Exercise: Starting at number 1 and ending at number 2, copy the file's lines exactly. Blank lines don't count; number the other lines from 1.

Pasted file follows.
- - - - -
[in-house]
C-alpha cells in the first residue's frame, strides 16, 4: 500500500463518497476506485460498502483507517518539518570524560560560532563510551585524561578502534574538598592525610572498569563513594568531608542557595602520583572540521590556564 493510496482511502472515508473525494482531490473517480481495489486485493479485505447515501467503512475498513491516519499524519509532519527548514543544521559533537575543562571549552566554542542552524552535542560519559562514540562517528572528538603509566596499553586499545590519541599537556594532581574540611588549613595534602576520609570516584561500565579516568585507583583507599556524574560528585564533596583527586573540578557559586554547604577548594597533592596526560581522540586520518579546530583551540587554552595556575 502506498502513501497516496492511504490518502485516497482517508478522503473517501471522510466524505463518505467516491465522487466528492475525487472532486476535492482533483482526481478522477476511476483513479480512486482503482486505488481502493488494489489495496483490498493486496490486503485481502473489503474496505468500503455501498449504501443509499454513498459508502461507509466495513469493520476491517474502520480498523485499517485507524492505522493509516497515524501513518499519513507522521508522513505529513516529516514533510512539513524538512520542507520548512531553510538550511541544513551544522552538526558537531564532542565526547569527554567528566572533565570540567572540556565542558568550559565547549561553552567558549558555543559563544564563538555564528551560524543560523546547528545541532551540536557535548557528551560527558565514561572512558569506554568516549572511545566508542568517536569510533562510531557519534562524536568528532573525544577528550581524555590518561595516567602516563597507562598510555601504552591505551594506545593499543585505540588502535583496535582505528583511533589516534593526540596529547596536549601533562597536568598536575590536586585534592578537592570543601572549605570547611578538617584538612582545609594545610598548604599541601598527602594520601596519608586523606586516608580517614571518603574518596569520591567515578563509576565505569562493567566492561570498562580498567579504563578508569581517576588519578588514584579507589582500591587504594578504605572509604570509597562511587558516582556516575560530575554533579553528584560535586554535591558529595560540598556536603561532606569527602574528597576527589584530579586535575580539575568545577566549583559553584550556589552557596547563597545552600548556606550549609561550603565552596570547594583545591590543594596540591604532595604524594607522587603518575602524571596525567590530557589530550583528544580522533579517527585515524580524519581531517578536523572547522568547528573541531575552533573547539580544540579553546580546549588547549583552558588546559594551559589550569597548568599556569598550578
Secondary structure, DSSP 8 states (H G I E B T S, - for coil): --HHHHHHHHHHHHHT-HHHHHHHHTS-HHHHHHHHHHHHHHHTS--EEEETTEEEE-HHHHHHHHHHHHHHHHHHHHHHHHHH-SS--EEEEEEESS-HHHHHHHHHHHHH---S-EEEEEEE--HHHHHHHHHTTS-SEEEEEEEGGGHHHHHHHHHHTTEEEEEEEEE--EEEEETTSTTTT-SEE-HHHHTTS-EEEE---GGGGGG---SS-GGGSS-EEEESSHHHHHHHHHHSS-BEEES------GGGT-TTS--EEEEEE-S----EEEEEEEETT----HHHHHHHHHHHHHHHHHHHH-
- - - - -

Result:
[in-house]
C-alpha cells in the first residue's frame, strides 16, 4: 500500500463518497476506485460498502483507517518539518570524560560560532563510551585524561578502534574538598592525610572498569563513594568531608542557595602520583572540521590556564 493510496482511502472515508473525494482531490473517480481495489486485493479485505447515501467503512475498513491516519499524519509532519527548514543544521559533537575543562571549552566554542542552524552535542560519559562514540562517528572528538603509566596499553586499545590519541599537556594532581574540611588549613595534602576520609570516584561500565579516568585507583583507599556524574560528585564533596583527586573540578557559586554547604577548594597533592596526560581522540586520518579546530583551540587554552595556575 502506498502513501497516496492511504490518502485516497482517508478522503473517501471522510466524505463518505467516491465522487466528492475525487472532486476535492482533483482526481478522477476511476483513479480512486482503482486505488481502493488494489489495496483490498493486496490486503485481502473489503474496505468500503455501498449504501443509499454513498459508502461507509466495513469493520476491517474502520480498523485499517485507524492505522493509516497515524501513518499519513507522521508522513505529513516529516514533510512539513524538512520542507520548512531553510538550511541544513551544522552538526558537531564532542565526547569527554567528566572533565570540567572540556565542558568550559565547549561553552567558549558555543559563544564563538555564528551560524543560523546547528545541532551540536557535548557528551560527558565514561572512558569506554568516549572511545566508542568517536569510533562510531557519534562524536568528532573525544577528550581524555590518561595516567602516563597507562598510555601504552591505551594506545593499543585505540588502535583496535582505528583511533589516534593526540596529547596536549601533562597536568598536575590536586585534592578537592570543601572549605570547611578538617584538612582545609594545610598548604599541601598527602594520601596519608586523606586516608580517614571518603574518596569520591567515578563509576565505569562493567566492561570498562580498567579504563578508569581517576588519578588514584579507589582500591587504594578504605572509604570509597562511587558516582556516575560530575554533579553528584560535586554535591558529595560540598556536603561532606569527602574528597576527589584530579586535575580539575568545577566549583559553584550556589552557596547563597545552600548556606550549609561550603565552596570547594583545591590543594596540591604532595604524594607522587603518575602524571596525567590530557589530550583528544580522533579517527585515524580524519581531517578536523572547522568547528573541531575552533573547539580544540579553546580546549588547549583552558588546559594551559589550569597548568599556569598550578